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A Day In The Life Of A WHOOP User: Lauren Guilfoyle's WHOOP Diary

A Day In The Life Of A WHOOP User: Lauren Guilfoyle's WHOOP Diary
By Sean Meehan
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I’ve been using the WHOOP band for the last 6 months – give or take.

Interested by this faceless strap that kept popping up online – on athletes and your local jogger – I was interested to try it out for myself. I started on the 6-month package which comes with a free band, but I’ve added to my band collection since.

I’ll allude to differences from other hand-wearables throughout this article – but to get the ball rolling – the WHOOP is a subscription-based service with the band itself coming for free. The app is where all the good stuff is, and this is constantly being updated so even though I started with WHOOP a few months ago and you might start after reading this – we both get to avail of the most up to date version of the product and service without having to fork out for a newer edition.

Let me give you an insight into how I use it throughout the day.


Not long after waking up (having worn it on my wrist all night – it’s not bulky thus is quite comfortable) – I get a notification on my phone to say, “sleep has been auto-detected”. A few minutes into my morning coffee I’m alerted that my sleep has been analysed. I click in here and I can confirm what I already know – “that was a great sleep” as my sleep performance is presented as 98%!

I can also have a dive into how I slept throughout the night (some studies carried out in the US suggest WHOOP is one of, if not the most, accurate of wrist worn devices to analyse shut-eye). Equally, had I slept poorly, gone to bed late, woken up rudely by my cat at 5am – my sleep performance score might be low. Graphs are provided to illustrate trends in sleep performance across the week too. Green being good (the app is very straight forward – which is much appreciated).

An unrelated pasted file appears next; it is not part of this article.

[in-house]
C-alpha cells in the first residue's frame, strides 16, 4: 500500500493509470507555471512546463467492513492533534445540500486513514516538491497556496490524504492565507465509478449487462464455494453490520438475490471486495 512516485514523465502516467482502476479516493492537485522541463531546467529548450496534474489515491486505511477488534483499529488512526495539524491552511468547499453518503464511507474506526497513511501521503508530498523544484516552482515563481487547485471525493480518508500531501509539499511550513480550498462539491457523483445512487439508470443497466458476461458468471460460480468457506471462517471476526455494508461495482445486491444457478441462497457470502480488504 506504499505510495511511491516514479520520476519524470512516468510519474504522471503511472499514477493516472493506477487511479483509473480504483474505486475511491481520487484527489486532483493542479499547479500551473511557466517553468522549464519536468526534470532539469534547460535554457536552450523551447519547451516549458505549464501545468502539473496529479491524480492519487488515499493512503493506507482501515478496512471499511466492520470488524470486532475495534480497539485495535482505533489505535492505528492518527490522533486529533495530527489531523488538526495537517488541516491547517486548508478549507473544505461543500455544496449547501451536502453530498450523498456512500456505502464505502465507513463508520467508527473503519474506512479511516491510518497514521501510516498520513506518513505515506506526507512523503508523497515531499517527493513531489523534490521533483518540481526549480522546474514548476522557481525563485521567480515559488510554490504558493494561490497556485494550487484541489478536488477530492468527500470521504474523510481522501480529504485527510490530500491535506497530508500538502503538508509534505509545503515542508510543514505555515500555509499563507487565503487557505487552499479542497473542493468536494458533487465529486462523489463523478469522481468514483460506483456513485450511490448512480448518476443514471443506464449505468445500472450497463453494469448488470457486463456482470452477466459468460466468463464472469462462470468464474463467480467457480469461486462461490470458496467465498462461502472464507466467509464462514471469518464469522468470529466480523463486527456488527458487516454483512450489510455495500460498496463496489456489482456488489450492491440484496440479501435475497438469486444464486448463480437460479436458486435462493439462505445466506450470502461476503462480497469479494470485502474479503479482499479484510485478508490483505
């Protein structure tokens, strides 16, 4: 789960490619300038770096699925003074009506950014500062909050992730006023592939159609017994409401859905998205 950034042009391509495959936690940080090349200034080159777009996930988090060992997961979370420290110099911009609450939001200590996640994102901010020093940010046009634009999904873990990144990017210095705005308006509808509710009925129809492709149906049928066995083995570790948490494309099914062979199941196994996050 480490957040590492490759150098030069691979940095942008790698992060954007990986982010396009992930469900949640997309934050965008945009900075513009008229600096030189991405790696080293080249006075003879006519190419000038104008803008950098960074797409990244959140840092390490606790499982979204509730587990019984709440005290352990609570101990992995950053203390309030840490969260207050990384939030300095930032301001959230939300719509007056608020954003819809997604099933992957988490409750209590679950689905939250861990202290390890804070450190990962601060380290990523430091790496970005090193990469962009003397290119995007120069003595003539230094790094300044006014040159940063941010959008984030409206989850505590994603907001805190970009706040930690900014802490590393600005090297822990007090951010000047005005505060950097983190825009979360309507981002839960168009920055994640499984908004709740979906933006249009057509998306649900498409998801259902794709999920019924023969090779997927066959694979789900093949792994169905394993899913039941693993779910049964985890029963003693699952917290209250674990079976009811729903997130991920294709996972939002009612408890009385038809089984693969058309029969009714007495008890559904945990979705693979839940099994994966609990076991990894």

At this point – the app also presents my Recovery score. This is a metric that combines your sleep, your resting heart rate, your respiratory rate and your heart rate variability to determine how recovered you are (0% being poor, 100% being great – naturally enough) – from personal experience this is bang on a lot of the time. However, it is just an objective marker – how you feel yourself matters!


On days after a very long tough run or long day in the sea I can expect my recovery score to be down around 40-50% - and if my sleep hasn’t been great (maybe after a glass of wine) – this can also impact recovery. In an effort to identify helpful or non-helpful habits (as it relates to sleep and recovery) – you’re prompted to fill in your journal each morning. Here you select various activities you did the day before – and over the space of a month the app will start to understand what helps you sleep better or might impede your recovery.

For example, my sleep tends to be better when I read just before bed in place of being on my phone. The app gets this info from the journal feature – which is customisable. It features dietary habits, mental health interventions, travel habits – the list is ever developing.

“What happens if I wake the day of club championship and my recovery is poor? Won’t that mentally impact me?” – this is something I hear a lot. My two cents – 1. Be reflective, the numbers aren’t pulled out of the sky. What could you change in advance of your next game to improve your recovery? And 2. Data is just data. The book doesn’t start and end with data. Numbers are used to inform – not decide.


A key part of integrating data collection into your life is your relationship with it. That number doesn’t define you!

(A quick note on charging the WHOOP – it doesn’t ever have to leave your wrist. The WHOOP comes with a portable charger pack that, once charged independently, can be slid on to the WHOOP while still being worn and thus data collection is not interrupted. This is the only part of the WHOOP set-up that isn’t waterproof – aside from your phone of course – so don’t wear the battery pack in the shower or the Atlantic!).



The WHOOP band itself doesn’t have a screen (major plus if you’re looking to limit the notification dings in your life, or if you want to wear it in contact sport – the contact band to wear around your upper arm will help you here) – so how much you interact with the app and it’s data is down to personal choice. Unlike other smartwatches – WHOOP doesn’t track steps – it tracks Strain. The highest Strain one can achieve in a day is 21 – and me reaching 21 (my exercise limit) will be very different from pro rugby player Conor Murray reaching 21 (well... I would hope so, if Munster have any chance this year).